Alison Wright, a New York based social documentary photographer, has spent a career capturing the universal human spirit through her photographs and writing. For many of her editorial and commercial projects, Alison travels to all regions of the globe photographing endangered cultures and people while covering issues concerning the human condition.
Wright has been named a 2013 National Geographic Traveler of the Year as someone who travels with a sense of passion and purpose. http://travel.nationalgeographic.com/travel/travelers-of-the-year-2013/alison-wright/
Wright is a recipient of the Dorothea Lange Award in Documentary Photography and a two-time winner of the Lowell Thomas Travel Journalism Award. Wright was recently awarded “The 2014 Most Compelling Woman in the Travel Industry” by Premier Traveler magazine. She is an Explorers Club fellow and longtime member of the Association of Media Photographers (ASMP), the National Press Association (NPPA), American Society of Picture Professionals (ASPP) and the Society of American Travel Writers (SATW).
Wright’s photography is represented by the National Geographic Image Collection and has been published in numerous magazines including National Geographic, National Geographic Traveler, National Geographic Adventure, Outside, Islands, Smithsonian Magazine, American Photo, Natural History, Time, Forbes, The Oprah Magazine and The New York Times. For four years she covered the world as a photojournalist correspondent for the Travel Channel Photo Journeys website. She has traveled to 150 countries.
Alison completed her Photojournalism Degree at Syracuse University and graduated with a master’s degree focused on visual anthropology at the University of California at Berkeley, based on her years of living and working among the Himalayan cultures of Asia. She has since been leading National Geographic’s Photo Expeditions as a South East Asia expert as well as teaching many of NG’s travel photography seminars across the country.
Wright has photographed/authored nine books including “The Dalai Lama: A Simple Monk,” based on her two-decade friendship with the Dalai Lama, “The Spirit of Tibet: Portrait of a Culture in Exile,” “Faces of Hope: Children of a Changing World,” documenting the lives of children in developing countries, and three books for National Geographic on “London,” “Great Britain” and “China.” In her latest book, “Face to Face: Portraits of the Human Spirit,” Alison has created over 200 luminous and inspiring global portraits of individuals from the plateau of Tibet to the continent of Africa, celebrating the visual tapestry of humanity in all its diversity and splendor.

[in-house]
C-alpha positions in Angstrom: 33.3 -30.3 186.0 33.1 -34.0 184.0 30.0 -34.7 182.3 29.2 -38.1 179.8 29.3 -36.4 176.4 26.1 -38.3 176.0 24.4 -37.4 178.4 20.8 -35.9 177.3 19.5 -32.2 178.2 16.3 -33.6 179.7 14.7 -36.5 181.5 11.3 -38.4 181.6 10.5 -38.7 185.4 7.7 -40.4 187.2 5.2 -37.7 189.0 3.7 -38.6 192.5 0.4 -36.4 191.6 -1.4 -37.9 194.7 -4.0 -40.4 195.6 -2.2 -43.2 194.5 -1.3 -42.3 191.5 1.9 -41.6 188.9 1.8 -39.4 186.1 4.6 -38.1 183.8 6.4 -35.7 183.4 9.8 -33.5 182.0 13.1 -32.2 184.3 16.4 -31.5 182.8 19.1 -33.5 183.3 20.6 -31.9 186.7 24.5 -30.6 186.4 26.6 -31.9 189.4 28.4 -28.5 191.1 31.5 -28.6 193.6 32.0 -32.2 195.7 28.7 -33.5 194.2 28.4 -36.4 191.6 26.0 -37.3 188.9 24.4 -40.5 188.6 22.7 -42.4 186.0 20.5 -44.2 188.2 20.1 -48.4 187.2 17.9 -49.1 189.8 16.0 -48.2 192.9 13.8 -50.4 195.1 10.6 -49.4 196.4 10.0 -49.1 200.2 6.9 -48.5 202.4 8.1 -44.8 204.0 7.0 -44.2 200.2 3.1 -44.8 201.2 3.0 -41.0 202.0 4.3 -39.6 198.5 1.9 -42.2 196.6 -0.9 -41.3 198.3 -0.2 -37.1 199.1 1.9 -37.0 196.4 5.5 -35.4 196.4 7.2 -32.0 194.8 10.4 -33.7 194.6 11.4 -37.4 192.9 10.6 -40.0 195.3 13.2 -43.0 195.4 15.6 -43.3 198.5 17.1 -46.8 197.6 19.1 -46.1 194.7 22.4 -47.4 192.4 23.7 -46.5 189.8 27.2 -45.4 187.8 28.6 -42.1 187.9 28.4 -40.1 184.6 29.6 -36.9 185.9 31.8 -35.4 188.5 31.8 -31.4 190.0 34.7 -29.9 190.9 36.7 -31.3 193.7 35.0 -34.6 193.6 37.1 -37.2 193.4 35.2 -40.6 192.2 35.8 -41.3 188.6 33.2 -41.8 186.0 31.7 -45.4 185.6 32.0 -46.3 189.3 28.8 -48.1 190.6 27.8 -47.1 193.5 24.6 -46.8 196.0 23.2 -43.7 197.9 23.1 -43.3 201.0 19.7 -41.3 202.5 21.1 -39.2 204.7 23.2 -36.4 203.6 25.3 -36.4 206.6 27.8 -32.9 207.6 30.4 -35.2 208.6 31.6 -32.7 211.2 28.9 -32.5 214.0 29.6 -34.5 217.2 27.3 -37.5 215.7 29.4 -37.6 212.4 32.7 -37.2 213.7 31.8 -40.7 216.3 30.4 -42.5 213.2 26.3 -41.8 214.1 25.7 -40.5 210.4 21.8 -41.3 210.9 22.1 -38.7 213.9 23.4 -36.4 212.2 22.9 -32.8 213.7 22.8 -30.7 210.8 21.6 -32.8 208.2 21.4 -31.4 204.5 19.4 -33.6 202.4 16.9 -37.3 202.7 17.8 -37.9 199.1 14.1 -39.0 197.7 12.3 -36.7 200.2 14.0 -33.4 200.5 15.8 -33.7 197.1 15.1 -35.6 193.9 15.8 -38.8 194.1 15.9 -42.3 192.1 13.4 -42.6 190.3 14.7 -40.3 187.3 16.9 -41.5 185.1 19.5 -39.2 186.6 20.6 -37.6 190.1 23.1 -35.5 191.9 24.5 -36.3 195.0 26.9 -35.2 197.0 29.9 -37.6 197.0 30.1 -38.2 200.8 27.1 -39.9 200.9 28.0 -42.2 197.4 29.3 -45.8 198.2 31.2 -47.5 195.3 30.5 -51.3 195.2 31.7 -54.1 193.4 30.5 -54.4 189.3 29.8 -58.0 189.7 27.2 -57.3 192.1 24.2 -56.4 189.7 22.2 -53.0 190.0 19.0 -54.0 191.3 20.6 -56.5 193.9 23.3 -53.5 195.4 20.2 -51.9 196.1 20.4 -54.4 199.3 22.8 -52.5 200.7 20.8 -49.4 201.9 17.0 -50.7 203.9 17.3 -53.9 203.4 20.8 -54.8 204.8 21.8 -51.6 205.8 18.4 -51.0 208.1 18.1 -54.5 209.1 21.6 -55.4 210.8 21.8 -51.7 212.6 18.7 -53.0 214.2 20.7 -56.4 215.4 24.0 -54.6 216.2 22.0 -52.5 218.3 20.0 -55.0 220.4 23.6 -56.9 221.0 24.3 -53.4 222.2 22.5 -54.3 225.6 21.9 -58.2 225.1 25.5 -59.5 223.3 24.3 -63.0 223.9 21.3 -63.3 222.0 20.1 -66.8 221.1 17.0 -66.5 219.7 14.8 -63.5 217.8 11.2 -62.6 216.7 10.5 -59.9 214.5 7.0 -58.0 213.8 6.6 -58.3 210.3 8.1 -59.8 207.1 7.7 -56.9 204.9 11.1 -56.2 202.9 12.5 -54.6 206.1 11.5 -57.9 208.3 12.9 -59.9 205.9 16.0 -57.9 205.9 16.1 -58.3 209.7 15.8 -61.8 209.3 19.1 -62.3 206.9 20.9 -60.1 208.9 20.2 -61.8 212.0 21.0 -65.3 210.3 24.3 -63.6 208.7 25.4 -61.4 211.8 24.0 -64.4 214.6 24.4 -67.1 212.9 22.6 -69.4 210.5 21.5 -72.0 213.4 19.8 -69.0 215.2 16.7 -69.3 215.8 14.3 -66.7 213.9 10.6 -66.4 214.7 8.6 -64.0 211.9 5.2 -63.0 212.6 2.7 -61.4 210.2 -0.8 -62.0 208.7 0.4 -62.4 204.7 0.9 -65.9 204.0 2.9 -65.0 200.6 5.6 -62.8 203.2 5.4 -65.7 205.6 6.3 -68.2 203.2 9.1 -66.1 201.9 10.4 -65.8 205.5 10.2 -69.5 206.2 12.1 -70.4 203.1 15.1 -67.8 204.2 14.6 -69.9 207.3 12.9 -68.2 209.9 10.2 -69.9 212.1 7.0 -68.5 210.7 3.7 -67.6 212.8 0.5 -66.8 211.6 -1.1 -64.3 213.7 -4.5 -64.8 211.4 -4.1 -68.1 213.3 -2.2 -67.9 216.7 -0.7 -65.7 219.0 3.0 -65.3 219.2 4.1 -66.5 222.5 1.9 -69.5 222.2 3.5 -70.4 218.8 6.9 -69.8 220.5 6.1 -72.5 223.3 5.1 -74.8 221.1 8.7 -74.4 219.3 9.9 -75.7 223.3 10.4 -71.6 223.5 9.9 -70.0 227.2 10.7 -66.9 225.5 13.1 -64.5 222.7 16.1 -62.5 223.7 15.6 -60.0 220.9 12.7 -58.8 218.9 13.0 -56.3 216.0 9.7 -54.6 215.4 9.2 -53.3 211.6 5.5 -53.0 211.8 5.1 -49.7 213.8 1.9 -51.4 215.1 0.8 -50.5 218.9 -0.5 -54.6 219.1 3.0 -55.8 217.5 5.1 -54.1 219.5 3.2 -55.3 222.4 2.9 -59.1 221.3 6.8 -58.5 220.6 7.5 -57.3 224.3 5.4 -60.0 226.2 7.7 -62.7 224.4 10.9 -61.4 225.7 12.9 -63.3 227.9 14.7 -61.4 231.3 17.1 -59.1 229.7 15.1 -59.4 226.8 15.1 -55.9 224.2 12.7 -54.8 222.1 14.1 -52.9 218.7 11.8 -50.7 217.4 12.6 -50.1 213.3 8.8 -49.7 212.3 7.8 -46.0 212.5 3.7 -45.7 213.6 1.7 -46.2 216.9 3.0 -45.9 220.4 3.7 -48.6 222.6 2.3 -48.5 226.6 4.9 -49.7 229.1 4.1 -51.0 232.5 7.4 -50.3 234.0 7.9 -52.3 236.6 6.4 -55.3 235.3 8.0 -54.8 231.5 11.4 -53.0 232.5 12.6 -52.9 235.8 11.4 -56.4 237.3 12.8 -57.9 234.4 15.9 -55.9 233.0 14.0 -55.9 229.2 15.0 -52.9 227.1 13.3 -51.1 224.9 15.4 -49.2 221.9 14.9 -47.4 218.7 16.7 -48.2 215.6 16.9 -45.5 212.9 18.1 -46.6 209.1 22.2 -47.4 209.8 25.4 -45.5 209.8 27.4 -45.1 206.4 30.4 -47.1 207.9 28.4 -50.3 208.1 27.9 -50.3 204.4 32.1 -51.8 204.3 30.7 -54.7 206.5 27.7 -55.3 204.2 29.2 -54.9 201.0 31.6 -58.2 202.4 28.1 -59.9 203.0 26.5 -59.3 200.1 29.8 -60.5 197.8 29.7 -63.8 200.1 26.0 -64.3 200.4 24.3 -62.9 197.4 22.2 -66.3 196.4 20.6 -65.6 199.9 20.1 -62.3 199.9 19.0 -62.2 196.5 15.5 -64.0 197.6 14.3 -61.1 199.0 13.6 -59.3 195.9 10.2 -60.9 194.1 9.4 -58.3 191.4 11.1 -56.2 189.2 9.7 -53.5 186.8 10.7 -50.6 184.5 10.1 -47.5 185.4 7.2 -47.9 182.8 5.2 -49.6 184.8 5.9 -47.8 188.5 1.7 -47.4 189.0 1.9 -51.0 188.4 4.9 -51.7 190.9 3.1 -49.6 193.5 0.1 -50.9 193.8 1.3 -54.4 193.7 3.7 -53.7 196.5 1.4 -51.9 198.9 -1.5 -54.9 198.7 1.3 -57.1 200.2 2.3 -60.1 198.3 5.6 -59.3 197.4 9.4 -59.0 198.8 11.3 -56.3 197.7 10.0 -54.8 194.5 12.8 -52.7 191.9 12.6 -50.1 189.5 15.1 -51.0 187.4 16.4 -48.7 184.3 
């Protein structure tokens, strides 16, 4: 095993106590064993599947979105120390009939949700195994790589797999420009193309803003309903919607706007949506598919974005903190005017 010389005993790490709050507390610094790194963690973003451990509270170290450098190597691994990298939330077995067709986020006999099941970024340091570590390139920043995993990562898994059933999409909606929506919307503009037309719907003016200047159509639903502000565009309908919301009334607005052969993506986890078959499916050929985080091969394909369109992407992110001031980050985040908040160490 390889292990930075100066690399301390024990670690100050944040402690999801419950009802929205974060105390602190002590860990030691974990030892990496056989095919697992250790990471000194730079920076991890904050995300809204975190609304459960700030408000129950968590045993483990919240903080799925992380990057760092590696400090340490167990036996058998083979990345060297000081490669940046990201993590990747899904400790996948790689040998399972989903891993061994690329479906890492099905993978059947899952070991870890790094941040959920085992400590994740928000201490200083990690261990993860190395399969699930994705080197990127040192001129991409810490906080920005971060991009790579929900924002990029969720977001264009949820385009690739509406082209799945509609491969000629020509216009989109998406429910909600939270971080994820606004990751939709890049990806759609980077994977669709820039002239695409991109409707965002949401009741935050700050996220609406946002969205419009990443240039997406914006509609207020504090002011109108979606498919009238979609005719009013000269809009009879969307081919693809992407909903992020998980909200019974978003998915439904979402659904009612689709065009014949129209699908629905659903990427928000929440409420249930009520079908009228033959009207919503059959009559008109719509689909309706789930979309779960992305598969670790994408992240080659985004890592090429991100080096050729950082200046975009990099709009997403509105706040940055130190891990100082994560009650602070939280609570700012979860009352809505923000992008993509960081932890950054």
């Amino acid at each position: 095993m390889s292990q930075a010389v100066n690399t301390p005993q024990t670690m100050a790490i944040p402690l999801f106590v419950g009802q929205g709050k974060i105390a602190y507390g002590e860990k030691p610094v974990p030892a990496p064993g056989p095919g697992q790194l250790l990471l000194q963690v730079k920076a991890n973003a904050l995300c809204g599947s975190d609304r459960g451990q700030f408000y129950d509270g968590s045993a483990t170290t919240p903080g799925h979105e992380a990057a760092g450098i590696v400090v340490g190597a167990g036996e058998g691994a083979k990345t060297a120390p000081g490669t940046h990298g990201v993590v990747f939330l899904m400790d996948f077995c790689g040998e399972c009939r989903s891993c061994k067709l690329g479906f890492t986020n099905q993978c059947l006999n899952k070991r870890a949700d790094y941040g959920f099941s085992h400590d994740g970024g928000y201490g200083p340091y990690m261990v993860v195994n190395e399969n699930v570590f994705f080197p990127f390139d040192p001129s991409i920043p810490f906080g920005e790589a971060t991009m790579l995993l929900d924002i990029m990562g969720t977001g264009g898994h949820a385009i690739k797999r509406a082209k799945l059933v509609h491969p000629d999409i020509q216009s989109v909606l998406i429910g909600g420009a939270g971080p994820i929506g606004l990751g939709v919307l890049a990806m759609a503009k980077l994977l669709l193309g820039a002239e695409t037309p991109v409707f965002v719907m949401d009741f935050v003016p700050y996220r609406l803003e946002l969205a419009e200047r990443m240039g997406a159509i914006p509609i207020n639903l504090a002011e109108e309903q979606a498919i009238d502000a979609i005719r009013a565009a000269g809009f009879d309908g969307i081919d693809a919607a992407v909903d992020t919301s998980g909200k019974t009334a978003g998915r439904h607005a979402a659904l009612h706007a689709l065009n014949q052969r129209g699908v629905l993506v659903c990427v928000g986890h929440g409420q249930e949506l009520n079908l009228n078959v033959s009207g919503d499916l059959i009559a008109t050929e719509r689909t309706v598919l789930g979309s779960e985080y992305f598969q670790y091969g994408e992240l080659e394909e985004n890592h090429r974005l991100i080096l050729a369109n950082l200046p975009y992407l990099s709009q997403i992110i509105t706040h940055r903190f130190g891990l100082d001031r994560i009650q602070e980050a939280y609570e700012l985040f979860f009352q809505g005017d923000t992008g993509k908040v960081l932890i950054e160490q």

On January 2, 2000 Alison’s life was nearly cut short during a devastating bus accident on a remote jungle road in Laos. Wright’s recent memoir, “Learning to Breathe; One Woman’s Journey of Spirit and Survival,” chronicles this inspirational story of survival and years of rehabilitation, and her ongoing determination to recover and continue traveling the world as an intrepid photojournalist. The book details her ascent of Mt. Kilimanjaro as well as her circumambulation of Mt. Kailash in Tibet.
As an eminent inspirational public speaker, Alison is affiliated with the National Geographic Speakers Bureau as well as Speaking Matters, and has presented her captivating stories and digital photo presentation, along with exhibiting her work, to numerous schools as well as the American Museum of Natural History, Smithsonian Institution, Newark Museum, Sony Corporation, The Explorers Club, Chautauqua Institution, American Society of Media Photographers, the George Eastman Kodak House, B & H Camera, the Annenberg Space for Photography in Los Angeles and was a featured speaker in the National Geographic’s Live Masters of Photography Series.
Wright has photographed for a multitude of non-governmental and humanitarian organizations with much of her work focused on post-conflict, disaster relief and human rights issues especially in the realm of women and children. Wright spent a year photographing children in poverty in America for the Children’s Defense Fund and was based in Nepal for four years documenting the Convention for the Rights of the Child for UNICEF. Other clients include BRAC, Women for Women, Nest, Peter C. Alderman Foundation, CARE, ILO, Save the Children, US AID, SEVA, Direct Relief International, The Children’s Defense Fund, the Global Fund for Children and the Global Fund for Women.
This experience and her work in post disaster/conflict areas inspired Alison to give back to the communities that she photographs by connecting photography and philanthropy by starting her own non-profit, Faces of Hope (www.facesofhope.org) a fund that globally helps support women and children in crisis through education and healthcare.
Linked in: https://www.linkedin.com/in/alisonwrightphoto
National Geographic, “Face to Face: Portraits”
National Geographic Proof
National Press Photographers Association.
National Geographic Live: Portraits of the Human Spirit
National Geographic Live: Wild Tales with Mongolian Nomads